Thursday, November 20, 2008

Crash Test Bodies Revealed

NBC Action News in Kansas City reported this week that some corpses donated for medical research are being used as crash test dummies:

Utilizing FOIA requests, NBC Action News obtained more than a dozen cadaver videos, and searched government databases with hundreds of pictures and thousands of pages of reports documenting whole corpse and partial cadaver testing.

The documents detail 4,010 tests funded by the National Highway Traffic Safety Administration using full cadavers or cadaver parts since 1981.

What's more, there doesn't seem to have been any clear consent for this:

Our investigation indicated it is unlikely that the donor ever had any idea he’d be contributing to automotive safety through cadaver impact testing.

Standard release forms in willed body programs reference "use in medical education or research" but don’t mention potential use in impact tests.


The NBC report also indicates the U.S. military and NASA have used bodies donated for medical research:

NASA has used cadavers to test space craft and the Army has used cadavers in landmine explosions for tests to improve footwear design for soldiers.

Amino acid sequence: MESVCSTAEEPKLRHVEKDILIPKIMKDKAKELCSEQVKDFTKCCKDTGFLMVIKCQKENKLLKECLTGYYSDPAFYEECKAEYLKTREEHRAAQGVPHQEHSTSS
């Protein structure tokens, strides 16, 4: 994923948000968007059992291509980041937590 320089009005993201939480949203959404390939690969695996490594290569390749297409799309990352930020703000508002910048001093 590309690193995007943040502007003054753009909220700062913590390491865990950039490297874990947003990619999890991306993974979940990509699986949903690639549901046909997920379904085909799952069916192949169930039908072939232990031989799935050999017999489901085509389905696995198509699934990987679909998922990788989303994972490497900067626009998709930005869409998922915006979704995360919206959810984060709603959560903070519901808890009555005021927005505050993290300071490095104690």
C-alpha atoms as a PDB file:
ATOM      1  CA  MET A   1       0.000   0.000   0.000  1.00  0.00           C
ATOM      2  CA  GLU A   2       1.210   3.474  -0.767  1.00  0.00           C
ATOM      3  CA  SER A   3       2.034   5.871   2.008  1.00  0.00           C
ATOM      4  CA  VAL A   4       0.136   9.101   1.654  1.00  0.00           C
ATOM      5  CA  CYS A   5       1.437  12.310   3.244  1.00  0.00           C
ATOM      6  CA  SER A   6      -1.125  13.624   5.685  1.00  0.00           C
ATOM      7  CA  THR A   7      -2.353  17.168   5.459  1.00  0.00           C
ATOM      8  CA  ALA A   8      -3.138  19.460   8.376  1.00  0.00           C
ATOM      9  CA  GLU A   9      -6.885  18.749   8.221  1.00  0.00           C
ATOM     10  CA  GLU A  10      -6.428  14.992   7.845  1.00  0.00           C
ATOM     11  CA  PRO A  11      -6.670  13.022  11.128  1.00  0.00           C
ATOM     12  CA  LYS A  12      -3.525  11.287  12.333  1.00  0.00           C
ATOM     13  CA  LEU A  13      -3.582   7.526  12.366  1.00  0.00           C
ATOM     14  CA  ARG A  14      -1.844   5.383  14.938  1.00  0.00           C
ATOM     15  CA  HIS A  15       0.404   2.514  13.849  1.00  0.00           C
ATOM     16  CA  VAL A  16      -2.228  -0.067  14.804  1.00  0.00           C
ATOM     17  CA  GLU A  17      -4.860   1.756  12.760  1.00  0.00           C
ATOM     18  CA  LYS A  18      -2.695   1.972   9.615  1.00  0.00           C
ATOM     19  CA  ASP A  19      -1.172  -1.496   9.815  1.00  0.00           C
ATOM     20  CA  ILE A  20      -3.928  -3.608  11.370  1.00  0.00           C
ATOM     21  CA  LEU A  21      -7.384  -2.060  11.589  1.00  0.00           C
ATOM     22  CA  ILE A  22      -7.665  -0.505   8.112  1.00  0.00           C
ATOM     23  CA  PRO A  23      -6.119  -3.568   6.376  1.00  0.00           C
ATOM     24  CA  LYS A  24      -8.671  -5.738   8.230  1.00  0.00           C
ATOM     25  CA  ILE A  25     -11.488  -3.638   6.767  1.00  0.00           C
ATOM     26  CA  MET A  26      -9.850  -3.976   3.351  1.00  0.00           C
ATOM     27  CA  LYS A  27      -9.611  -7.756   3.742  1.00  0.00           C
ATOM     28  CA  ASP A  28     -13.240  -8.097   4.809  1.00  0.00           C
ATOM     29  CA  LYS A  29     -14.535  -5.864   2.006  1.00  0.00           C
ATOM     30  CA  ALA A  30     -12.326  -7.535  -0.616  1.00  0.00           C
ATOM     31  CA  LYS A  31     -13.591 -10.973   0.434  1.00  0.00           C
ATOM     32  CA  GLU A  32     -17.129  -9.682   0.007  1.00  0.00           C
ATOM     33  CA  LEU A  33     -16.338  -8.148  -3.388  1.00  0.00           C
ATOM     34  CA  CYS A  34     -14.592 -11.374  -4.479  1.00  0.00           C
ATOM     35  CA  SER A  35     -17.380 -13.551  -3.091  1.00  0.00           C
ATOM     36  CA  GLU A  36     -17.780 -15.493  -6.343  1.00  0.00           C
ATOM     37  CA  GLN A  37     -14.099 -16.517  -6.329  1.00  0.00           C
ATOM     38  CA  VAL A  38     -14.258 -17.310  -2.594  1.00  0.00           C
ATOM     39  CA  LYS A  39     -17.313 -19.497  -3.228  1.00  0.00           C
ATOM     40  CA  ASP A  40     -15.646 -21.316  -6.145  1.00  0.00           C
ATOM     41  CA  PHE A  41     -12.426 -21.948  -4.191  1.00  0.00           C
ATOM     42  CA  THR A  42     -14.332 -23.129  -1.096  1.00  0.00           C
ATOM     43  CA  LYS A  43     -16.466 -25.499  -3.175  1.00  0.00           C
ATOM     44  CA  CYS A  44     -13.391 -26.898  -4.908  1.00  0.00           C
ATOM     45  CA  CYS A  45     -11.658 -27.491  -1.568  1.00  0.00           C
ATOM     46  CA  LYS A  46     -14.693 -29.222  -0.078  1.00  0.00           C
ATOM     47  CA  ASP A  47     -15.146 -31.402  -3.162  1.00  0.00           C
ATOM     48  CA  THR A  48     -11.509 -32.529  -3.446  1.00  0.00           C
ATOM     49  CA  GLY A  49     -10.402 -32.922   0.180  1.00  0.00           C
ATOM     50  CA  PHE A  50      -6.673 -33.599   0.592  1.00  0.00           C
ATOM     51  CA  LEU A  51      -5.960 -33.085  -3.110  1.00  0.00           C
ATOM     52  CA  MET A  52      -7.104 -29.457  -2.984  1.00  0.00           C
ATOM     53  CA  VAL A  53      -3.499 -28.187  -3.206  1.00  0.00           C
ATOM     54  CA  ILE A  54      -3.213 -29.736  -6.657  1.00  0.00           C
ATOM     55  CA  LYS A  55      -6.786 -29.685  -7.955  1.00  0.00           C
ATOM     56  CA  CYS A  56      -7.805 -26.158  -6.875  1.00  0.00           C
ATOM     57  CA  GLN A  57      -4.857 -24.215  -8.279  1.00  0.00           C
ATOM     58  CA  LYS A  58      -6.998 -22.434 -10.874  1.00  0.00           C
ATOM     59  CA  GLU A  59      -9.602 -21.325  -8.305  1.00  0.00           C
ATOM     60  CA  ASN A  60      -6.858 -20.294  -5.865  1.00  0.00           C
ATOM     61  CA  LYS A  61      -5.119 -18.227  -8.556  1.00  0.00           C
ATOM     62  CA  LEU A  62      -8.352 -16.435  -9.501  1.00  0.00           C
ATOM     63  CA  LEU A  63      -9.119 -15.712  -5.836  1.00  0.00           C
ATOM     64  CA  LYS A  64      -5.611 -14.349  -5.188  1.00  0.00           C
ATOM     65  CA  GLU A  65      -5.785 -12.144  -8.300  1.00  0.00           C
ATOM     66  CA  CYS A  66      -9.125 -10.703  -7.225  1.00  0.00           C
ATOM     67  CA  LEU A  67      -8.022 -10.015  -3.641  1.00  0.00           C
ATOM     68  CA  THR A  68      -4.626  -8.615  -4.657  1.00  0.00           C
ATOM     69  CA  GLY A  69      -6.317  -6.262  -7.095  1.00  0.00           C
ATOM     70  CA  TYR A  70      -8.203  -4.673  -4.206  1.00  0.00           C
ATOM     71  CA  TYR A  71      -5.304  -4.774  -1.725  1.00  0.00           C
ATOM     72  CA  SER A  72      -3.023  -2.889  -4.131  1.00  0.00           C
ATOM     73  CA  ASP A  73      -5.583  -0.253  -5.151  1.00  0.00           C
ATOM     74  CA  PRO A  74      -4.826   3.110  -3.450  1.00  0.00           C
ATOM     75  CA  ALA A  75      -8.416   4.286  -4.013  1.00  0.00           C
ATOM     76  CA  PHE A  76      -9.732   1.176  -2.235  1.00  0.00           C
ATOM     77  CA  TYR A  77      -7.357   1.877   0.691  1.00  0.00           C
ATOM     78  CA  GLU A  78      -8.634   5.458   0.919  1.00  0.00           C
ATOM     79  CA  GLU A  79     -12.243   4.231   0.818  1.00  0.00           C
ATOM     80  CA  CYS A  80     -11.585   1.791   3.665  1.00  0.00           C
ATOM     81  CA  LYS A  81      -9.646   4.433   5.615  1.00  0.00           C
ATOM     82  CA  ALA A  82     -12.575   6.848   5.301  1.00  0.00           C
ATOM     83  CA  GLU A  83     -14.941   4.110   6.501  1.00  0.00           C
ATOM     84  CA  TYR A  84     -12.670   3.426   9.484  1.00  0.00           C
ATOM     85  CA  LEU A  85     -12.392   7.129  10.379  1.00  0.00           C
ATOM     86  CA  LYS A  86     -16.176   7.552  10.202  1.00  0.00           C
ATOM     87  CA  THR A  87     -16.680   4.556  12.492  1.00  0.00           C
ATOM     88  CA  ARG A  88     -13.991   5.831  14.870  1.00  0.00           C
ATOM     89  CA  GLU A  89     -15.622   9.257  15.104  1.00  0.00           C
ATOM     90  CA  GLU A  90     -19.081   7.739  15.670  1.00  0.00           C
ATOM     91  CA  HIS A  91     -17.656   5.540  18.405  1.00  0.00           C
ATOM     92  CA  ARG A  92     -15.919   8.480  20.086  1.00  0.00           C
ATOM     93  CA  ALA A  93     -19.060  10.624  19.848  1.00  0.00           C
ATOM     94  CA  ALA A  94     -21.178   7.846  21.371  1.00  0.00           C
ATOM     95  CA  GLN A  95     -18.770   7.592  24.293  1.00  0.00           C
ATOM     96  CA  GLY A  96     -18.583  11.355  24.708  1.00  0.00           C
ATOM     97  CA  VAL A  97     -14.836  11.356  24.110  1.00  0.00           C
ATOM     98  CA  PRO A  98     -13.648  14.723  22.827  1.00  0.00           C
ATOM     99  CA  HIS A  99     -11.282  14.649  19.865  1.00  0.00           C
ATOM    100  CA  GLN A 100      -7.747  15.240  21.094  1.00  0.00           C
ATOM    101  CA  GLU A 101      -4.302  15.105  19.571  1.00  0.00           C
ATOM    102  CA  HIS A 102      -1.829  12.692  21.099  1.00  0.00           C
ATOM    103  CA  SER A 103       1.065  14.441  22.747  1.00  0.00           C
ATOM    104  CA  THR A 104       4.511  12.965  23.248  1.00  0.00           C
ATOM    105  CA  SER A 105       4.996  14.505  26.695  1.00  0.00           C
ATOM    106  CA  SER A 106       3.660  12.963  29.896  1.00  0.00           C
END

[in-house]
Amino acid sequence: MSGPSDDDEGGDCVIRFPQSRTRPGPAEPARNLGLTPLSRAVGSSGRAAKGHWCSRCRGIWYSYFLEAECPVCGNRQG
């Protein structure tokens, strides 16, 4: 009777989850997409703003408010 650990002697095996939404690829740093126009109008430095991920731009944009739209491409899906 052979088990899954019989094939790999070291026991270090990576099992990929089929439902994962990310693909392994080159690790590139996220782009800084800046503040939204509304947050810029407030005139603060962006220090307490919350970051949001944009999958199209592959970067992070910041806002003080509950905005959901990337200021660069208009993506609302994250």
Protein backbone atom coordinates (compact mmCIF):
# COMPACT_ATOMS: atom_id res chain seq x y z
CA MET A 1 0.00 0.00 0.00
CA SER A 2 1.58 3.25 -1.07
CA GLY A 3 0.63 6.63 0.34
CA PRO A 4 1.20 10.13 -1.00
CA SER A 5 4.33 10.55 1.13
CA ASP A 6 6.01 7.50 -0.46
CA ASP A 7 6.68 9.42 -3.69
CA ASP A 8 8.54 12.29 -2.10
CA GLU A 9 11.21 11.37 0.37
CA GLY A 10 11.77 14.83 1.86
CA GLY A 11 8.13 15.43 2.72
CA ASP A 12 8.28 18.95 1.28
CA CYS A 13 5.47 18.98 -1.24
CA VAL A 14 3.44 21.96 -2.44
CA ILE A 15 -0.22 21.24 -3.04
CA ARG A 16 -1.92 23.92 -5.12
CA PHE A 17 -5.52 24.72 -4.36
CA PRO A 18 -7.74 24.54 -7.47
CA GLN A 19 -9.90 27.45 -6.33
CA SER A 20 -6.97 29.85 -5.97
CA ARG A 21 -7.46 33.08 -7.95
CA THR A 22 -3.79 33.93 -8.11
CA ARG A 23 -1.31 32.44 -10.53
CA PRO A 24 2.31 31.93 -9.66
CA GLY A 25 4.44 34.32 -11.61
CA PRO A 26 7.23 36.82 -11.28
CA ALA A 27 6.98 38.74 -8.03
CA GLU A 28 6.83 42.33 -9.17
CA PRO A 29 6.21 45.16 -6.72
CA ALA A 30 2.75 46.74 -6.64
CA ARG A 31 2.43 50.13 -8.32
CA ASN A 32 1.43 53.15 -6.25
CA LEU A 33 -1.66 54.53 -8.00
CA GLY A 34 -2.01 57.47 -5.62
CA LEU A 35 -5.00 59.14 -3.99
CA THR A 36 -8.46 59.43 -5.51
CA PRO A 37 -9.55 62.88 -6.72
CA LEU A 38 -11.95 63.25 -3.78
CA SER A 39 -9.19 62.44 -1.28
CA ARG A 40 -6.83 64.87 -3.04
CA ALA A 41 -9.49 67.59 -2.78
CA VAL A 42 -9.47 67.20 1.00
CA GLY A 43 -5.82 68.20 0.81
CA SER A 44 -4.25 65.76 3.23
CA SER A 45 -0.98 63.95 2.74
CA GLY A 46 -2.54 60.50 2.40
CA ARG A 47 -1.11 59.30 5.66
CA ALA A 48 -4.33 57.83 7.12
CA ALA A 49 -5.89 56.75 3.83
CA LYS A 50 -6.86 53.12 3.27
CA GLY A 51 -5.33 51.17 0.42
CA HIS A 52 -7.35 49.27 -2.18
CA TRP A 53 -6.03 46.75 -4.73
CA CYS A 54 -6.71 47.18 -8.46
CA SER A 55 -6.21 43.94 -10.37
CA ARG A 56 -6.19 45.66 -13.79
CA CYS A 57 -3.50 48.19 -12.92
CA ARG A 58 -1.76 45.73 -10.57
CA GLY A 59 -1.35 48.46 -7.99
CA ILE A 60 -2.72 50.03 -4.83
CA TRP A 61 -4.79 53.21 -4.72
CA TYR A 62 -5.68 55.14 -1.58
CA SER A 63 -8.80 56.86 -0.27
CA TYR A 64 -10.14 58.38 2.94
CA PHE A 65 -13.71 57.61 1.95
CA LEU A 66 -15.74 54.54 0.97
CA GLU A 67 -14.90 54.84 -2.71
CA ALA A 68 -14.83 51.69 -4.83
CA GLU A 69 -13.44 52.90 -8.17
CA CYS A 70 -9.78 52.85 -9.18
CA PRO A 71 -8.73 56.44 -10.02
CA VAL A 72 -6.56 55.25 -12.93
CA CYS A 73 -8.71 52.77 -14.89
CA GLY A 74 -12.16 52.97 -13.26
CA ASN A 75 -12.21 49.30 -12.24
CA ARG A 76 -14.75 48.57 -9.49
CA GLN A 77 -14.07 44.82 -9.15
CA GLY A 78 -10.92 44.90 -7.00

The Catholic Key Blog reported a while back on the lack of consent for bodies used in the "fascinating" and "real" travelling "educational" show of young, unnamed, unconsented, flayed and playfully-posed, plastinated Chinese cadavers that wasn't such a hit at Union Station.

You'll remember the "educational" justification used by the bodies show promoters - See how the body works. Look what happens to your lungs if you smoke. See what drinking does to your liver, etc.

Visitors to bodies-type shows also gain such important "educational" insights as - What dead people look like playing checkers, riding a bicycle or kicking a soccer ball.

So here's a Swiftian suggestion for the continued, good educational benefit of used-up crash test, NASA and military cadavers. Why not plastinate them and put them on display? Valuable educational lessons could be learned - See what happens if you don't shell-out for the side-impact airbags. The importance of watching your step in minefields. Ever wonder how a body responds to sudden depressurization?